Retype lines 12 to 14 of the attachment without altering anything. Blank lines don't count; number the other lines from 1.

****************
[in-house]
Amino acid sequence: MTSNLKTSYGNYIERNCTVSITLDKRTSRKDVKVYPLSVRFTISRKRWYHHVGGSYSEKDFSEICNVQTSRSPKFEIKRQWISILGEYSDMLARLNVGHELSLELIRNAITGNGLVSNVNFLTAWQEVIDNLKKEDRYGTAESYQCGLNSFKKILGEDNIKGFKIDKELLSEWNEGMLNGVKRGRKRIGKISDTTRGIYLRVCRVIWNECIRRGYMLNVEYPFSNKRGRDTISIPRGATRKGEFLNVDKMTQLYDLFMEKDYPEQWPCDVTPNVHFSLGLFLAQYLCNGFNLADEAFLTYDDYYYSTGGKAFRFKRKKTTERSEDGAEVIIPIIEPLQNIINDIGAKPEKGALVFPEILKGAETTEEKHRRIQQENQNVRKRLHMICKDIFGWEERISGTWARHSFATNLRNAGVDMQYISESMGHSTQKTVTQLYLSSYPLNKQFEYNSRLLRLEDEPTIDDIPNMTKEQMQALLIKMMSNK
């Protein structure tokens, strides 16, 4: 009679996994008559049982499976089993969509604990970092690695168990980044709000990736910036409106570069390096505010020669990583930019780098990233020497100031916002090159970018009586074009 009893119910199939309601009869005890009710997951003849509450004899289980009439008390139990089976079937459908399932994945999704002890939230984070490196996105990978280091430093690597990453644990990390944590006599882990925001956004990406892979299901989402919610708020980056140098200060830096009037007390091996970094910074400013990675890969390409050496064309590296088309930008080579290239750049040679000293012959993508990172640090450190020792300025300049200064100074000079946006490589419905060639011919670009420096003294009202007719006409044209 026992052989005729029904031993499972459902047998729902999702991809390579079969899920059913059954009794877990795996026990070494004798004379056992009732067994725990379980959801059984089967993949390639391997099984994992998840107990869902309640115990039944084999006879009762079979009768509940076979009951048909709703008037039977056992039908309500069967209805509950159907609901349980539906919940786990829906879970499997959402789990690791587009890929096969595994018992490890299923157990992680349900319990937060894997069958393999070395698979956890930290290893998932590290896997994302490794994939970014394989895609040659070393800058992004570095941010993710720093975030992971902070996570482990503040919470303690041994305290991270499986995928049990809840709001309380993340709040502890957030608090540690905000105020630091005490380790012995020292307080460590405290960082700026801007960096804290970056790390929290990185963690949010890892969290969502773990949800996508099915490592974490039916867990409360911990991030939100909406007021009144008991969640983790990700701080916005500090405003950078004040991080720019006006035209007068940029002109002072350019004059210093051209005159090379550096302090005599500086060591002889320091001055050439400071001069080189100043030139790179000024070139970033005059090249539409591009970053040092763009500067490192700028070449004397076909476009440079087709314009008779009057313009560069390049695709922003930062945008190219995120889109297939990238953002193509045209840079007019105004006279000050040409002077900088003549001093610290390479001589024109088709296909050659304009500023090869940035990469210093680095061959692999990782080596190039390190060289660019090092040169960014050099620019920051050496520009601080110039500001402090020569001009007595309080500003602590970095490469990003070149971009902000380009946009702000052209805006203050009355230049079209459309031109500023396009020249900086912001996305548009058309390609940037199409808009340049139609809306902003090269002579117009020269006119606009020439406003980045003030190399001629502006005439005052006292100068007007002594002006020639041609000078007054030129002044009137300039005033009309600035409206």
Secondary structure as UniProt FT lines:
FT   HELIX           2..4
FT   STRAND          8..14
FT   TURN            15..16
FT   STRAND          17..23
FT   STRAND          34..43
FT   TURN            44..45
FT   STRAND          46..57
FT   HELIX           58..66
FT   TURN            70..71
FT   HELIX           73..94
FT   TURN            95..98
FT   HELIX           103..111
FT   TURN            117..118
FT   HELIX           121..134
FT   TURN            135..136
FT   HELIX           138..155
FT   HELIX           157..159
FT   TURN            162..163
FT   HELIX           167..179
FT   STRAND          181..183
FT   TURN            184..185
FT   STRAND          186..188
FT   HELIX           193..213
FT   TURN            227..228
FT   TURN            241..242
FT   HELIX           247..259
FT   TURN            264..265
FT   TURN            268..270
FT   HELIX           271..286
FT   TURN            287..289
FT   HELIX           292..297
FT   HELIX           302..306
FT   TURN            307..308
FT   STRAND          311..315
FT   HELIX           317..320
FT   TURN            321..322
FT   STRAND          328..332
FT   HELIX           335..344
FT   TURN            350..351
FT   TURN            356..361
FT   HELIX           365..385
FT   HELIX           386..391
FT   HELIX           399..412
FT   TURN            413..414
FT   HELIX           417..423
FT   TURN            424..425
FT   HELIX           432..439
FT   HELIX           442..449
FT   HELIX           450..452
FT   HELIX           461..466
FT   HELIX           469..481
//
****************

FT   HELIX           58..66
FT   TURN            70..71
FT   HELIX           73..94